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Barriers to implementing reverse logistics in South Australian construction organisations
journal contributionposted on 2015-01-01, 00:00 authored by N Chileshe, R Rameezdeen, M. Reza HosseiniM. Reza Hosseini, S Lehmann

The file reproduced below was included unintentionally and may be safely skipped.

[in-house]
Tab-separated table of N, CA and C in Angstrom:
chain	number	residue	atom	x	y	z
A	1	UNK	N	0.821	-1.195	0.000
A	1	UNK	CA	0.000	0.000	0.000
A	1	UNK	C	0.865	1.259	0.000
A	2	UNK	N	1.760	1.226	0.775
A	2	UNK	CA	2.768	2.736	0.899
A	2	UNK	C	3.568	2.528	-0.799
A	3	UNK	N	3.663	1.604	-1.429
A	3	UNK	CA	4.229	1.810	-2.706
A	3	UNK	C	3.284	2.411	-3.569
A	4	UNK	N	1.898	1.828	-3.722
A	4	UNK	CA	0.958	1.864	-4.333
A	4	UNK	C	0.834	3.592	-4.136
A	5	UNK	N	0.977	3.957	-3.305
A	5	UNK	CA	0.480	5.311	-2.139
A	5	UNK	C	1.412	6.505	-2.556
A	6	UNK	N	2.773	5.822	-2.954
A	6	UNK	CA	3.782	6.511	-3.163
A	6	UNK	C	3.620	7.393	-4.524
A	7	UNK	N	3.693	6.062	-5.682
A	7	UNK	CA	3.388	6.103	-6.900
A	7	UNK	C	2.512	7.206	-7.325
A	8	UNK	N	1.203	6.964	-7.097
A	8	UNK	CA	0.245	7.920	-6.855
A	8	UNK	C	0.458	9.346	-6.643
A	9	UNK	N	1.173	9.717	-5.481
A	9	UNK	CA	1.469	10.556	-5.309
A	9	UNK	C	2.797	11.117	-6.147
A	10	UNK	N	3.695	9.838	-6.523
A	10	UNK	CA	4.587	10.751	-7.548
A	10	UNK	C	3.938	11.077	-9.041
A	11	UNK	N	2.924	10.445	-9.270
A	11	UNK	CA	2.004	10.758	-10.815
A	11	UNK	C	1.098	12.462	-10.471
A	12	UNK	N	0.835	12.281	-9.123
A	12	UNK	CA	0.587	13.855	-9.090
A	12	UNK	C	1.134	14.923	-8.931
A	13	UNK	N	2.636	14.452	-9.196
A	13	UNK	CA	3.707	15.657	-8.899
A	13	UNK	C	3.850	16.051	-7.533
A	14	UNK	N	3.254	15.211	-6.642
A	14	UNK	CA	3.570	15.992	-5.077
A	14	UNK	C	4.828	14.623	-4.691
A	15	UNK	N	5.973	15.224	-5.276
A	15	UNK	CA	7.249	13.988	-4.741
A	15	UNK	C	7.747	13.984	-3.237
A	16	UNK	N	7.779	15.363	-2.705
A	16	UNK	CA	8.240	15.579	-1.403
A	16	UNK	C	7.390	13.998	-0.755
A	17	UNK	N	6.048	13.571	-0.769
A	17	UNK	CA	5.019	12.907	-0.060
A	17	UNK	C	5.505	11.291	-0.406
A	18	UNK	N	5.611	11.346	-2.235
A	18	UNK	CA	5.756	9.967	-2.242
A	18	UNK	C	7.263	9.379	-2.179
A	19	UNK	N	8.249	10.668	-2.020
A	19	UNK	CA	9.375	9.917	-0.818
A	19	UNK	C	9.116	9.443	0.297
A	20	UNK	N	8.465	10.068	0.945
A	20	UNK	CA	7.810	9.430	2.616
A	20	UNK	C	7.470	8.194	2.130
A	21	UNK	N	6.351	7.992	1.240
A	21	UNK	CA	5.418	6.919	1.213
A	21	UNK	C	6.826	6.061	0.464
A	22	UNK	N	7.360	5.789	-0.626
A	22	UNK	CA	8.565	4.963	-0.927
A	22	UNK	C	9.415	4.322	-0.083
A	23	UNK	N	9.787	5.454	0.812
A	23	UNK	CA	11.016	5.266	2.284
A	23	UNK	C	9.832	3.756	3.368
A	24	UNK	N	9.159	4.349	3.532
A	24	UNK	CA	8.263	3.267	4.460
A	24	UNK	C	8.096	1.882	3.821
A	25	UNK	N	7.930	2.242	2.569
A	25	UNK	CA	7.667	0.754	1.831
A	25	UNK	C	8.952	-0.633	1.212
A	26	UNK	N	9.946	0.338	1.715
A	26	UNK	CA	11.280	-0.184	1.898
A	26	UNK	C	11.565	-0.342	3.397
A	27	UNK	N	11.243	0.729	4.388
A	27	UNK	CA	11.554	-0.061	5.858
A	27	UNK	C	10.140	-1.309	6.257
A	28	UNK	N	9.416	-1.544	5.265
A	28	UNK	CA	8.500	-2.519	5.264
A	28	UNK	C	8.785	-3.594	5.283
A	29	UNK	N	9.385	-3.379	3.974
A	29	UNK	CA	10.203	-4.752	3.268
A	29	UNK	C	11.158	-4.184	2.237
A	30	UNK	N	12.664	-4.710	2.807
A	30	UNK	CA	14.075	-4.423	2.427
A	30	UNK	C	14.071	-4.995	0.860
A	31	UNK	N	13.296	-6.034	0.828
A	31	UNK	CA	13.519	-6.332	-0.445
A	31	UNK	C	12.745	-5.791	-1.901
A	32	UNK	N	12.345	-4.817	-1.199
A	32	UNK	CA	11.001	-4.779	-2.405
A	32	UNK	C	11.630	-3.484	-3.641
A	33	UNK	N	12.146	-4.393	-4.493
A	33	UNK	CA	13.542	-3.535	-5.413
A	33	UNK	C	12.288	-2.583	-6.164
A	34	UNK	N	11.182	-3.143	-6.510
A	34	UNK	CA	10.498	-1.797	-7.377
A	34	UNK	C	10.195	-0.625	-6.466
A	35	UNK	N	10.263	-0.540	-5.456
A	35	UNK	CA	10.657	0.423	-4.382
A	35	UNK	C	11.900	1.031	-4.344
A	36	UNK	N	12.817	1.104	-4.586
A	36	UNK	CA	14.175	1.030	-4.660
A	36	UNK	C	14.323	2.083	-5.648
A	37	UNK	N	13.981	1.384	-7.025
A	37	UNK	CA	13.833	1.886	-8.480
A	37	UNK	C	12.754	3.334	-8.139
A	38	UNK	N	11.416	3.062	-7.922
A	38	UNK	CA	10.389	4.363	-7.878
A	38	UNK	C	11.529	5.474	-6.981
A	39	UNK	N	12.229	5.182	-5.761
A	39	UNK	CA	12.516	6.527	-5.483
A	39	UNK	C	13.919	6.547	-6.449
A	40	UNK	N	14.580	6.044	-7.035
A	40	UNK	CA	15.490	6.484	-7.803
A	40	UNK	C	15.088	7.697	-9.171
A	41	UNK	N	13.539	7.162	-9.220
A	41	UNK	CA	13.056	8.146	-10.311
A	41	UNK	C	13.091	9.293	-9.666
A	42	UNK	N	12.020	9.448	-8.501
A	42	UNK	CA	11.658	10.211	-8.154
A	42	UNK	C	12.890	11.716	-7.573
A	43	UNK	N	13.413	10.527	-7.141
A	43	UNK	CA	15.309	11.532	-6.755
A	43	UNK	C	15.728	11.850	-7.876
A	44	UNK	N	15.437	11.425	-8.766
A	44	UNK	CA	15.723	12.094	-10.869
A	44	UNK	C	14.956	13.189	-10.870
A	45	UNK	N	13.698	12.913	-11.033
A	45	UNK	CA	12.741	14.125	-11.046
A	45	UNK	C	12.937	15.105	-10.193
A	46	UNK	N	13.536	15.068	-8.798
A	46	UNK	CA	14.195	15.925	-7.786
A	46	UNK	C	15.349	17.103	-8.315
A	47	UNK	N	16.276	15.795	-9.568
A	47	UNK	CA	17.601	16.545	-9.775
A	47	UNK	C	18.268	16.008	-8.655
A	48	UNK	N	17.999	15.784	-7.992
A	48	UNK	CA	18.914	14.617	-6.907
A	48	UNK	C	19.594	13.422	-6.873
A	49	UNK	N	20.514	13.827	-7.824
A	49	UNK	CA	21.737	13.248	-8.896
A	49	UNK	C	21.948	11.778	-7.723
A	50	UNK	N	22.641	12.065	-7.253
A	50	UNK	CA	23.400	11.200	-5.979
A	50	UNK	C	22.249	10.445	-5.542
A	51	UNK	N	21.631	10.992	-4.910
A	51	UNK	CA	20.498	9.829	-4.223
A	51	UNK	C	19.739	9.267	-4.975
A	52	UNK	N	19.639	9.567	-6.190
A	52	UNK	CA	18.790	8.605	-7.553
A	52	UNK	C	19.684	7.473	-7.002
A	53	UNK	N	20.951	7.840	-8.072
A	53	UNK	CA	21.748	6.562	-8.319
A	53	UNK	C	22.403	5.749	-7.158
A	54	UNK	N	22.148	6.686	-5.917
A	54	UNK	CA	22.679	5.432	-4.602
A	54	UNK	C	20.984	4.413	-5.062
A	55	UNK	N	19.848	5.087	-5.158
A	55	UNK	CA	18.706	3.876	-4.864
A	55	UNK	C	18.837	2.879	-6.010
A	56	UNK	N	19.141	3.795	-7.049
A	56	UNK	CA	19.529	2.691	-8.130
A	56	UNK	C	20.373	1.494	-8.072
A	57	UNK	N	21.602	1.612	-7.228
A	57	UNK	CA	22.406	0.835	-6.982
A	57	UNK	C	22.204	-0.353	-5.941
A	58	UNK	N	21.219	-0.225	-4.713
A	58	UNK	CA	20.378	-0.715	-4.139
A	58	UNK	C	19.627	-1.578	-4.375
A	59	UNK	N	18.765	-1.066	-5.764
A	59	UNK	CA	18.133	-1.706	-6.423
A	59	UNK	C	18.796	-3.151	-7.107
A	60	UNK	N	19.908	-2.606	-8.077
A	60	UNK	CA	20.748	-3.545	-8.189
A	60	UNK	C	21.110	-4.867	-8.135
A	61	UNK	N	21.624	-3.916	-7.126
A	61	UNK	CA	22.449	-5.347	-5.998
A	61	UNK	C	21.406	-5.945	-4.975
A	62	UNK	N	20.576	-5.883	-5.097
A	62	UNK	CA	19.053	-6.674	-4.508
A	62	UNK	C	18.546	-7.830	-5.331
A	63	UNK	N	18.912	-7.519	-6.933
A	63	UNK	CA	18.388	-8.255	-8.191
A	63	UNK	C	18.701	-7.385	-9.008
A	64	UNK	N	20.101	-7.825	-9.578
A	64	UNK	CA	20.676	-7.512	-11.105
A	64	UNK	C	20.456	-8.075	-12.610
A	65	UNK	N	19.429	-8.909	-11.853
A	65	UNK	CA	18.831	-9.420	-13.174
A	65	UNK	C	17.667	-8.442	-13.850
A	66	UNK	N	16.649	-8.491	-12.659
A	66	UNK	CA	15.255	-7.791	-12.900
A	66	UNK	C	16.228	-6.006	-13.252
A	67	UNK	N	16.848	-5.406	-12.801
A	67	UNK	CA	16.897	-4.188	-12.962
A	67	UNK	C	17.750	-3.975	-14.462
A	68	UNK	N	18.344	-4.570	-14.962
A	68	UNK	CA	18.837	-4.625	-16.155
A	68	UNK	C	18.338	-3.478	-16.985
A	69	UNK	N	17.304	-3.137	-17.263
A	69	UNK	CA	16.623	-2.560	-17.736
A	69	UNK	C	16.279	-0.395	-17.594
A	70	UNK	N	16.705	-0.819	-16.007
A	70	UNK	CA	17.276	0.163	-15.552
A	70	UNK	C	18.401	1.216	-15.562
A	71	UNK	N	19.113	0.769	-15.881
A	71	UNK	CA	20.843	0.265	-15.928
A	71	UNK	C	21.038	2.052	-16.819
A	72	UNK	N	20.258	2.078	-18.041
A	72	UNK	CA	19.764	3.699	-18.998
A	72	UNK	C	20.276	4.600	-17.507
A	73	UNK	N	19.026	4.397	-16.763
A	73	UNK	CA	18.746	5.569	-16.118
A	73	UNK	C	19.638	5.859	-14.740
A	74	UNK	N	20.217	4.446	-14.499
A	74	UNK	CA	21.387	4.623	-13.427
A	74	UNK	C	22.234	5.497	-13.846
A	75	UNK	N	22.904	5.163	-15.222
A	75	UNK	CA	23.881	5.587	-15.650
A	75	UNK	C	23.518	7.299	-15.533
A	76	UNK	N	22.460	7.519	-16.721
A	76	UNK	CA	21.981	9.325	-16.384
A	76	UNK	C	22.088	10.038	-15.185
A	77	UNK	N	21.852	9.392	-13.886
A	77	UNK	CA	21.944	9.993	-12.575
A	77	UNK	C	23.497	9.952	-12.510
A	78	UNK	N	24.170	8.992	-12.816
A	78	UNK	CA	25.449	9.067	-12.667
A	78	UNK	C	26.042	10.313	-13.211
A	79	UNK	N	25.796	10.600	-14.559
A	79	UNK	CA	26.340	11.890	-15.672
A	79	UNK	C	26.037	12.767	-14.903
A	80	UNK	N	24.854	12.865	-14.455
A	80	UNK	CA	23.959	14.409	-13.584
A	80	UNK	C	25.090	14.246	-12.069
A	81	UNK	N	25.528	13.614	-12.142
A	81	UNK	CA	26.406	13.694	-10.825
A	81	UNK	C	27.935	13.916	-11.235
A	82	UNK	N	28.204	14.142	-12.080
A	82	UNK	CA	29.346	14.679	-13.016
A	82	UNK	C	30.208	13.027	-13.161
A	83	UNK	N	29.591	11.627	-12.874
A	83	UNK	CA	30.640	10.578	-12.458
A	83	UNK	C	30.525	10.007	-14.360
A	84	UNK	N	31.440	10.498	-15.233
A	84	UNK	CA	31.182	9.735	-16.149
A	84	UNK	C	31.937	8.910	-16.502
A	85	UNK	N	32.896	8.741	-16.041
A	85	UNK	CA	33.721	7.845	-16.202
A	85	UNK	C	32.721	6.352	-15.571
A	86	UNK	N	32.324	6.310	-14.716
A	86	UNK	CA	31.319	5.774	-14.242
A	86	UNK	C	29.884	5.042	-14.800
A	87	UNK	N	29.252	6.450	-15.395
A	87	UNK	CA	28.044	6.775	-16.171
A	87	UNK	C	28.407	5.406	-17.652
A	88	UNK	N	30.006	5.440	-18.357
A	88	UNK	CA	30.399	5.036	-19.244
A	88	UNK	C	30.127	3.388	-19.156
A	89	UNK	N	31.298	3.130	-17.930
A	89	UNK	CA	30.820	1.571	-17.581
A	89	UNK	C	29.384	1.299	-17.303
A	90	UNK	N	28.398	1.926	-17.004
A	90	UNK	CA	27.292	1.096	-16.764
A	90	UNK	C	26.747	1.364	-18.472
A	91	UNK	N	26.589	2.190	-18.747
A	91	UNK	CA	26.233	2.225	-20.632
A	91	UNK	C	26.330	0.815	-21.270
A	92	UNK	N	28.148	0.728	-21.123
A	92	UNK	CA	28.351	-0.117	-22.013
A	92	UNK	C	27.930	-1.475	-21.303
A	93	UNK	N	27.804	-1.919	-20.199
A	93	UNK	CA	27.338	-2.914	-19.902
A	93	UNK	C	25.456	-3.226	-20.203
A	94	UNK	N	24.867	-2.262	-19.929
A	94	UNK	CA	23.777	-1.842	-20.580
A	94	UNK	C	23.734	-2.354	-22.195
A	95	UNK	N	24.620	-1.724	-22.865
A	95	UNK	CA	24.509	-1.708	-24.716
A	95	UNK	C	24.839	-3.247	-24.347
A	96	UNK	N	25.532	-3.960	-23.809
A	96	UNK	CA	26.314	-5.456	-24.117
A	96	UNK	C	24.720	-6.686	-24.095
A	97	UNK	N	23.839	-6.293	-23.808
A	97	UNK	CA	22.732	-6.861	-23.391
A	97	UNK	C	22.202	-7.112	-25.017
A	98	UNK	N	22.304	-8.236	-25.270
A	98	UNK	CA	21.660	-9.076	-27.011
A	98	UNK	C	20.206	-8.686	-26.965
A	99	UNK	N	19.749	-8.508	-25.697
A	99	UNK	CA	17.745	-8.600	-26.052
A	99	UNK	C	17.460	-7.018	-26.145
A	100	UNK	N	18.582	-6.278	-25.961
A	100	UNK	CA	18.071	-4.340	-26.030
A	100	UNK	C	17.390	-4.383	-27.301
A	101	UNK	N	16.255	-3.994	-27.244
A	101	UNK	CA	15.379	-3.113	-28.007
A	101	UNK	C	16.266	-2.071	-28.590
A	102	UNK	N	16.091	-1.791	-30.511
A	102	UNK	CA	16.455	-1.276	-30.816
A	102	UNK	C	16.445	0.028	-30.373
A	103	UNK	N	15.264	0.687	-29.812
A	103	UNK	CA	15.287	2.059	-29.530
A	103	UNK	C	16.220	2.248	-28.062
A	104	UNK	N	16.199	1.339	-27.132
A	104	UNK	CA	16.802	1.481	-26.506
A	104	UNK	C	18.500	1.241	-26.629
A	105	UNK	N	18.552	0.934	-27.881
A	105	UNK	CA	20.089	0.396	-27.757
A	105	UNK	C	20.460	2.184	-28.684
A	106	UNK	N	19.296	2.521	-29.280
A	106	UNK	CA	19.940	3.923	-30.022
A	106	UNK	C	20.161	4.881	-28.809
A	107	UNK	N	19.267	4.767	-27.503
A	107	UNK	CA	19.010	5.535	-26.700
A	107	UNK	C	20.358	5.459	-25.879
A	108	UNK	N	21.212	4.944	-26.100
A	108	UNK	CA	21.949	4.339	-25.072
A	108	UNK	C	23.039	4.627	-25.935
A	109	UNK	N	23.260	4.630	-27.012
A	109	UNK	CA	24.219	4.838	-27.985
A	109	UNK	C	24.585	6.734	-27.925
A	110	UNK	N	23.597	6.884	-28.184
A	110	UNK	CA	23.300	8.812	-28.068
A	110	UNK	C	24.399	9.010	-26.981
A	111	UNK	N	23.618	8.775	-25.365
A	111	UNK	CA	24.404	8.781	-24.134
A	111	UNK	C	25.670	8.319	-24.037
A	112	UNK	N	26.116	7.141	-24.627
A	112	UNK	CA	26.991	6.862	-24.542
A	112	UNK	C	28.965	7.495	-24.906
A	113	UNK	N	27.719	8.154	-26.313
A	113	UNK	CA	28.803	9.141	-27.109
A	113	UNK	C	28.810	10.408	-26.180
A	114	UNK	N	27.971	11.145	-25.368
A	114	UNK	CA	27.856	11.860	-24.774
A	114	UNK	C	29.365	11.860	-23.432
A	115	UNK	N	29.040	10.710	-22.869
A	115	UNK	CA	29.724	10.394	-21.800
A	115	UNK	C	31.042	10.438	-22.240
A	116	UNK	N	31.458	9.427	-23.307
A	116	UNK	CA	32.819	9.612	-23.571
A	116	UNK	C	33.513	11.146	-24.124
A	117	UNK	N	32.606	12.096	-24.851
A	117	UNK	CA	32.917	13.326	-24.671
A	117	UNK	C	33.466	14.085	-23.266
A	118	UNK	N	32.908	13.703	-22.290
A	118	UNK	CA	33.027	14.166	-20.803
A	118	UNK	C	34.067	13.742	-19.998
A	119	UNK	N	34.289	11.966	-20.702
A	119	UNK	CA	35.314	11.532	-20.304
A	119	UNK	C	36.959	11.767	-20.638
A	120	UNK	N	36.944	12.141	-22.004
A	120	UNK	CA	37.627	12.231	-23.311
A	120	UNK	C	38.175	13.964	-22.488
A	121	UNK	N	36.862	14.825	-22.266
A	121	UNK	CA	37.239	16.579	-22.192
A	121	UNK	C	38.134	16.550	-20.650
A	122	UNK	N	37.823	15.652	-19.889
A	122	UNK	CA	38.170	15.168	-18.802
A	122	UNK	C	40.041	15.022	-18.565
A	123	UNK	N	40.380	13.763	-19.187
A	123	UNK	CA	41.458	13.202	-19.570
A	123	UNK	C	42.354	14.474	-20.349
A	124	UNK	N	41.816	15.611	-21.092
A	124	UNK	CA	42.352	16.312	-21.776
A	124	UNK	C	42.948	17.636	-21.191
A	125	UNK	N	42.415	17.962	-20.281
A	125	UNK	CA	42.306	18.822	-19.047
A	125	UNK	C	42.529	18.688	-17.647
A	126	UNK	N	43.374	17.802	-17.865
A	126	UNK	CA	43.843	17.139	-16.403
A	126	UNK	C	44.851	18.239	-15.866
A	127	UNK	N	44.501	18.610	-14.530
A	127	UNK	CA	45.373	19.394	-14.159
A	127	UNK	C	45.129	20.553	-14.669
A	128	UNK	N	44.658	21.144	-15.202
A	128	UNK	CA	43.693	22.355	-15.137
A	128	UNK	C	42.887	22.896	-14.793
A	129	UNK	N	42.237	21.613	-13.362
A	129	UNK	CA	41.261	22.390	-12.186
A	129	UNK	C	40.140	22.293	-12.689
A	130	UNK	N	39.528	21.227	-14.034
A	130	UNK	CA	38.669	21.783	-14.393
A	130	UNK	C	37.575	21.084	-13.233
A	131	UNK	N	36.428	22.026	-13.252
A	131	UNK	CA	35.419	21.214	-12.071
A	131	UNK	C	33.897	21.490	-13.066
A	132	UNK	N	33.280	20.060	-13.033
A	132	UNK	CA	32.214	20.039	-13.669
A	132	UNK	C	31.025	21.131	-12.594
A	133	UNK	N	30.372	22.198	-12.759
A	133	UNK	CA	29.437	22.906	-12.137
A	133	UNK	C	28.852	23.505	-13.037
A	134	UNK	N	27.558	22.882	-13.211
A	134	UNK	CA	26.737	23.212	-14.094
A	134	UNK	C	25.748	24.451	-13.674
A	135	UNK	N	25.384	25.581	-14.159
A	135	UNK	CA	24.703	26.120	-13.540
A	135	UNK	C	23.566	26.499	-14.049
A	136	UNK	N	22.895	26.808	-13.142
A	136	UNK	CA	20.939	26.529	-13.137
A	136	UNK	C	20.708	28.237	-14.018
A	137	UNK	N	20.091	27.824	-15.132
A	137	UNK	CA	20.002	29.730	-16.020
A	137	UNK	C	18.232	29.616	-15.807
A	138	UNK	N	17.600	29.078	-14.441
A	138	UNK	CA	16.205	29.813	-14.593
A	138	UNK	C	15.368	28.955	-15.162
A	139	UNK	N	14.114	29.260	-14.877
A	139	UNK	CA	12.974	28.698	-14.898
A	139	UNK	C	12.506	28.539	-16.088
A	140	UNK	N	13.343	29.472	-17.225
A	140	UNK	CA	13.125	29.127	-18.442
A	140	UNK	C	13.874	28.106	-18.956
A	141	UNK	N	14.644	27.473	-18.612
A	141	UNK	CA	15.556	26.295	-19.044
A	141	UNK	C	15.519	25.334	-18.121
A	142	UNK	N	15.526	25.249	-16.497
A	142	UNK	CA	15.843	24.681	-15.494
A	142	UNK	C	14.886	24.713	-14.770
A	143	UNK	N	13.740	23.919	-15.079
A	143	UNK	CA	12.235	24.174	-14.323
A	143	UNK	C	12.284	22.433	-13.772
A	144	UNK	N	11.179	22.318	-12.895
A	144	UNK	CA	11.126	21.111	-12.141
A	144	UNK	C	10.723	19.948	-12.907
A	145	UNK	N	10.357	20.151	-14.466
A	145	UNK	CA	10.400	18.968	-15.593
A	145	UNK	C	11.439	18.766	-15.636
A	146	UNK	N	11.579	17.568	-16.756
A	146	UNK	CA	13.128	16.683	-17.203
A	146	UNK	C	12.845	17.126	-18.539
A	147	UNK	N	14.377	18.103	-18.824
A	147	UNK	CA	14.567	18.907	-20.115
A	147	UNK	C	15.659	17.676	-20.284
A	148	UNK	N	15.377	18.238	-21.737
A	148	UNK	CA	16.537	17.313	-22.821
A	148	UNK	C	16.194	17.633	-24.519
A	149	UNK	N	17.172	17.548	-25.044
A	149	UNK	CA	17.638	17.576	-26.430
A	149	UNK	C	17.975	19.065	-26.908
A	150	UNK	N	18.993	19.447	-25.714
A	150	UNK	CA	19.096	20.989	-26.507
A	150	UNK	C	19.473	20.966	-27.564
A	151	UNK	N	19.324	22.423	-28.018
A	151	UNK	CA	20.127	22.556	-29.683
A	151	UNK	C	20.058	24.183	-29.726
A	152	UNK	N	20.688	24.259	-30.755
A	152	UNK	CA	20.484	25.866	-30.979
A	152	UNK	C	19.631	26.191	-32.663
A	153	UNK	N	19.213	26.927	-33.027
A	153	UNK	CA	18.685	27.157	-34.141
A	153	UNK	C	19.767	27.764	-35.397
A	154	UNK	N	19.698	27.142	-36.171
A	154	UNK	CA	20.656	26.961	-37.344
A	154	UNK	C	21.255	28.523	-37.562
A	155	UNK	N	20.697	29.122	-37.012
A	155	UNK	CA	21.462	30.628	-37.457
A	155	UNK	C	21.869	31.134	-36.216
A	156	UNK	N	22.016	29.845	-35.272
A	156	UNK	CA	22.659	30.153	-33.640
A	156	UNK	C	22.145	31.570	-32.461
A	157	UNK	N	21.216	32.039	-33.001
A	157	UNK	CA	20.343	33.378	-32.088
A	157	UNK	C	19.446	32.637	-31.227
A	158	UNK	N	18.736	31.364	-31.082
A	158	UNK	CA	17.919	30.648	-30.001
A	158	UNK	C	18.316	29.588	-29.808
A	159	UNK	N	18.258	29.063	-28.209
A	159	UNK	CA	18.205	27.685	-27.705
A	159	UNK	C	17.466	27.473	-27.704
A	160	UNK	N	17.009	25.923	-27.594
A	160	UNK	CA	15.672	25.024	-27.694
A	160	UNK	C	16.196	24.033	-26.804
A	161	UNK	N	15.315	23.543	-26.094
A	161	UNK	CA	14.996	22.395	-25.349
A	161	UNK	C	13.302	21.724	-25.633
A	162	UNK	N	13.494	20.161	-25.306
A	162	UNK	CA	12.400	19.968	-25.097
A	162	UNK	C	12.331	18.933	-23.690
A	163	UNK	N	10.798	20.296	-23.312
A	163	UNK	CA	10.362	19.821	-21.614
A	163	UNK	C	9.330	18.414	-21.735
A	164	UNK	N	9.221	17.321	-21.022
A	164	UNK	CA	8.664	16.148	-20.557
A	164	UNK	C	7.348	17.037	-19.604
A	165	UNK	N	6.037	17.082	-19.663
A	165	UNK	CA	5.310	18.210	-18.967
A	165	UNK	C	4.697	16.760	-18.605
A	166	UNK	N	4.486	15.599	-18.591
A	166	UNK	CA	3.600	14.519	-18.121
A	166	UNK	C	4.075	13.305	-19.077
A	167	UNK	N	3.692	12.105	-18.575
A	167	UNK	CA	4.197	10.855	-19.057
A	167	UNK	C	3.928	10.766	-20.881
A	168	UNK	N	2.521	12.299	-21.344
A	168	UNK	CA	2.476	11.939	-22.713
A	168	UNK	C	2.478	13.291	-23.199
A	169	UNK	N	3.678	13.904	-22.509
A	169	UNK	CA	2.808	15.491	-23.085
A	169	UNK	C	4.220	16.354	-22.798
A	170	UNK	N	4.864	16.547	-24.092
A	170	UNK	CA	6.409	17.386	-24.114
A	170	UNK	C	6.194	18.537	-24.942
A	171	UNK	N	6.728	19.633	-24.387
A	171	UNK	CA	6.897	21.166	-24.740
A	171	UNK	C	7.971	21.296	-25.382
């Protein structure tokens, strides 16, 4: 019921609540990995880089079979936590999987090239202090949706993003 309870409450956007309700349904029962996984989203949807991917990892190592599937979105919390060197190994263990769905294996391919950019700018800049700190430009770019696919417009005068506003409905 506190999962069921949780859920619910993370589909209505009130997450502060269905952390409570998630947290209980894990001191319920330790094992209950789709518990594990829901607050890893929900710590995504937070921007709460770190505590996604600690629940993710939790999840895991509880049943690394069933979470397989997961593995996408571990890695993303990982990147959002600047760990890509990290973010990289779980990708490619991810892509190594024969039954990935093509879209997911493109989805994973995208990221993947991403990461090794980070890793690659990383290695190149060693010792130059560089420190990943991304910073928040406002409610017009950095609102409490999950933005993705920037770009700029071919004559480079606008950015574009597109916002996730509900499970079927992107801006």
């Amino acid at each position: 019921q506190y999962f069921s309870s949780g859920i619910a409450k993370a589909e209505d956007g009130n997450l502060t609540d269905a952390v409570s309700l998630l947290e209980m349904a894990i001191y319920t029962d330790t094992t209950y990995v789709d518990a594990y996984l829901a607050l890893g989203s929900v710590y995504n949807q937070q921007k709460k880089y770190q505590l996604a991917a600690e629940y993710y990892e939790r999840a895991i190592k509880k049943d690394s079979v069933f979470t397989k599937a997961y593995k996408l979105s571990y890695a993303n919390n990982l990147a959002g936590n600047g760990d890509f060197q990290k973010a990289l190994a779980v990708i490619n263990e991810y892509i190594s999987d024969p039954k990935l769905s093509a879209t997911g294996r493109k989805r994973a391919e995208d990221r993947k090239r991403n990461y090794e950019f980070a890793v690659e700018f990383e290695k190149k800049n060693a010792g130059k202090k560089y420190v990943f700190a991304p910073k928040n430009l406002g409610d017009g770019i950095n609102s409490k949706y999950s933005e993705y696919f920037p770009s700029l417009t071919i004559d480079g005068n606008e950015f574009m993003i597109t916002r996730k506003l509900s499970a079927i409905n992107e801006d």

Purpose - This paper aims to present a survey of the perceptions of the barriers to implementing reverse logistics (RL) practices in South Australian (SA) construction organisations. Despite the extensive research on forward logistics and RL, there is a paucity of studies that examine the barriers to implementing RL particularly within the Australian construction industry. This study builds on the ongoing research being undertaken by the authors, entitled “Designing for reverse logistics (DfRL) within the building life cycle: practices, drivers and barriers”, which is examining the best practices and drivers that could be used as a “road map” for developing appropriate solutions for the successful implementation of RL. Design/methodology/approach - Data were collected by utilising a triangulated data collection approach, a literature review and 49 questionnaires. The review of the literature identified 16 barriers to implementing RL. The quantitative survey data were subjected to descriptive and inferential statistics with correlation analysis to examine the relationships between different pairs of variables comprising RL’s critical barriers. Findings - The following barriers were indicated as most significant: lack of incorporation of salvaged materials by designers; regulation restrictions to usage of recovered materials and components; potential legal liabilities; higher costs; and longer-time association with deconstructing buildings. The least ranked barriers were mostly drawn from the operational and industrial categories as being: organisational lack of support for deconstruction due to incompatible design; lack of organisational support for deconstructing buildings due to higher health and safety risks; and inadequate skills and experience for deconstruction (operational). The industrial barrier was related to “higher costs of salvaged materials in comparison to virgin products”. Research limitations/implications - First, the reported findings are focussed on one study that used questionnaire surveys within the construction industry; therefore, the results may not be generalisable to other contexts. Further, studies should be conducted and extended to other industrial sectors beyond the construction industry. Second, the quantitative study (n 49) used a smaller sample, and the survey items were based on the review of the literature. Practical implications - The identified barriers could be used as a “road map” for the development of appropriate solutions for the successful implementation of RL, and to improve the environment-related decision-making processes of contractors. Originality/value - This study makes a contribution to the body of knowledge on the subject of RL within a previously unexplored SA context. In addition, the study provides some insights on the contributory effects of the barriers to the implementation of RL. It is the first work undertaken to determine the barriers to the adoption of RL within the SA construction industry.